May 5, 2013

Niall Ferguson loves him some Margaret Thatcher. Bloomberg TV, April 9, 2013.

Harvard Professor of History Niall Ferguson is often called upon for his urbane punditry on a wide array of issues. Frankly, I suspect much of that comes from the fact that Americans think posh British accents just sound inherently smarter. Ferguson is also conservative, which of course, makes him very attractive to traditional media suits. Criticizing Obama with an accent has so much more gravitas, doesn't it?

Unfortunately, as a historian, Ferguson sometimes likes to argue with what he calls "counterfactual history":

I think that's the key. It's not a matter of plucking imaginary scenarios out of the air. Virtual history -- and this is a very, very important point, which isn't understood by many people who dabble in "what if" questions -- is only legitimate if one can show that the alternative that you're discussing, the "what if" scenario you're discussing, was one that contemporaries seriously contemplated. In all the essays in the book Virtual History, the contributors were asked to make it absolutely clear what the evidence was for their alternative scenarios. After all, that's not difficult to do, because in the present, we don't know the future. We have plausible futures from which to choose. We make plans. We build scenarios. We do this in our everyday lives, because we've absolutely no idea what's coming a year from now. So it's not difficult to go back and find that in 1914 -- just to give that example again -- British politicians were imagining plausible scenarios, including non-intervention. That's how they made the decision. They set these scenarios out. They discussed them, and they opted for intervention because they saw a nightmare future of German domination of the continent.

That's the key point. You've got to look at the alternatives contemporaries considered. After all, if we are in the business, as Ranke said we should be, of capturing the past, "Viez aiglen les te vezen," as it actually or essentially was, that has to include the experience of decision-making, the experience of contemplating futures, including futures that never actually happened. helps though--and you wouldn't think this would need to be explained to a Harvard professor--if you do have a basic grasp of the facts in the first place. But that's not going to bother Ferguson. He has published articles with half-truths and lacking basic fact-checking before.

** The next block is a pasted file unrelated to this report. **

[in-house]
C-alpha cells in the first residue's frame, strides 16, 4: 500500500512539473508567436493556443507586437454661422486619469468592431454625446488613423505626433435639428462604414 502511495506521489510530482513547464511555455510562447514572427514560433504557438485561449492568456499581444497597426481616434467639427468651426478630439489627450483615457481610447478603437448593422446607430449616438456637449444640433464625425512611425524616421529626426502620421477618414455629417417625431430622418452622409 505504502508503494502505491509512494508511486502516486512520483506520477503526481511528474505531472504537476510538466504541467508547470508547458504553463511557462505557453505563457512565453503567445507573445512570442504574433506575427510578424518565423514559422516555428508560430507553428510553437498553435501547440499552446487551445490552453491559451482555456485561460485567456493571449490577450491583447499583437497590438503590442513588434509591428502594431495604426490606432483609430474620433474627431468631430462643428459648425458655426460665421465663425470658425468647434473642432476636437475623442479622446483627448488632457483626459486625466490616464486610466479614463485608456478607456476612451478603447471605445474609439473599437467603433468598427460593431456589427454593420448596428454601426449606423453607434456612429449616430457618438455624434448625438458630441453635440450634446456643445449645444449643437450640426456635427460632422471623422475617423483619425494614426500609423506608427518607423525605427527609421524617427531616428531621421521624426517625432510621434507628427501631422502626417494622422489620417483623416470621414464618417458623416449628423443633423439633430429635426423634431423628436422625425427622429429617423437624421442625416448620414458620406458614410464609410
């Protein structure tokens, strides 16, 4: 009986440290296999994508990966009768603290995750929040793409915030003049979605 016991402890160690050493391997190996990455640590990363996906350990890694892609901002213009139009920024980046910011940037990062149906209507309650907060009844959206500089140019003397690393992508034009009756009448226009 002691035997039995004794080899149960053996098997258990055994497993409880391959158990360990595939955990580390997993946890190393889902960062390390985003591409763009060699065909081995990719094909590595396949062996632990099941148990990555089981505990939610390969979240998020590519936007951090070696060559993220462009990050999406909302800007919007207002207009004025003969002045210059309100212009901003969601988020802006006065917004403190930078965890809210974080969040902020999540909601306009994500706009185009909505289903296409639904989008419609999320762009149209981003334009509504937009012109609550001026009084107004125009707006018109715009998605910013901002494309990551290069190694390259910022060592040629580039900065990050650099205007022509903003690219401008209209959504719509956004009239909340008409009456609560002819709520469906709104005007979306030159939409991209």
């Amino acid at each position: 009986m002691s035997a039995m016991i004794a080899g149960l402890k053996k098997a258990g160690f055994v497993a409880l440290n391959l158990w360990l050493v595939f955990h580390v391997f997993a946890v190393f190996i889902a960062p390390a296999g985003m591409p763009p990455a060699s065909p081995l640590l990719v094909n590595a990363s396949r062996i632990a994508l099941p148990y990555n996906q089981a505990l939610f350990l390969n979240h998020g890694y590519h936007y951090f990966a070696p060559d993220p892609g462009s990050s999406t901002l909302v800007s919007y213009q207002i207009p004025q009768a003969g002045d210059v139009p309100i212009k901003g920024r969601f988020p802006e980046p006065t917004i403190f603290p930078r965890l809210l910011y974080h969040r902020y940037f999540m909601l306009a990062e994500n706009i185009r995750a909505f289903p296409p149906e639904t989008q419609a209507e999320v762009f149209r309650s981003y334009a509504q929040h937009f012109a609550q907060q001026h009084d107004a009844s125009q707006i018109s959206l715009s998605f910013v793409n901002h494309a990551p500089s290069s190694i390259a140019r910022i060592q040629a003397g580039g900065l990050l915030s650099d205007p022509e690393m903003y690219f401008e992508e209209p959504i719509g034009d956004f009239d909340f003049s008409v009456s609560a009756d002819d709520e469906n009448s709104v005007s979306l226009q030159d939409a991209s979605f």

Most conservatives are not big fans of Keynesian economics. Few take it to the level Ferguson opted to go this week at a conference for financial advisors, opting to take it to an ugly homophobic level:

Ferguson responded to a question about Keynes' famous philosophy of self-interest versus the economic philosophy of Edmund Burke, who believed there was a social contract among the living, as well as the dead. Ferguson asked the audience how many children Keynes had. He explained that Keynes had none because he was a homosexual and was married to a ballerina, with whom he likely talked of "poetry" rather than procreated. The audience went quiet at the remark. Some attendees later said they found the remarks offensive.

It gets worse.

Ferguson, who is the Laurence A. Tisch Professor of History at Harvard University, and author of The Great Degeneration: How Institutions Decay and Economies Die, says it's only logical that Keynes would take this selfish worldview because he was an "effete" member of society. Apparently, in Ferguson's world, if you are gay or childless, you cannot care about future generations nor society.

Alrighty then. While it's true that Keynes did in fact have openly homosexual relations in and around the famed Bloombury Group, he also fell madly in love with Lydia Lopokova and married her. It was not a platonic arrangement as Lopokova did miscarry in 1927. He stayed with her until his death in 1946.

But moreover, his statement is just offensive on every level. So only straight people with children care about the future? The mind reels at the ugliness from which that stems. And Ferguson realized it quickly afterwards, issuing an unqualified apology:

My disagreements with Keynes’s economic philosophy have never had anything to do with his sexual orientation. It is simply false to suggest, as I did, that his approach to economic policy was inspired by any aspect of his personal life. As those who know me and my work are well aware, I detest all prejudice, sexual or otherwise.

My colleagues, students, and friends – straight and gay – have every right to be disappointed in me, as I am in myself. To them, and to everyone who heard my remarks at the conference or has read them since, I deeply and unreservedly apologize.

But sadly, here's the thing: this isn't the first time that Ferguson took a homophobic jab at Keynes, as Raw Story points out:

While Ferguson may be backing off the aspersions he cast at Keynes as a brief moment of public misspeech, economist Justin Wolfers pointed readers to this excerpt from Ferguson’s The Pity of War, in which takes a gratuitously homophobic swipe at Keynes, insinuating that the economist’s misgivings about World War I were traceable to the lack of anonymous gay sex in London.

Sigh. Would it be too much to hope that Harvard reconsider allowing this man to teach students? I know that there's nothing he could do to get taken off television.

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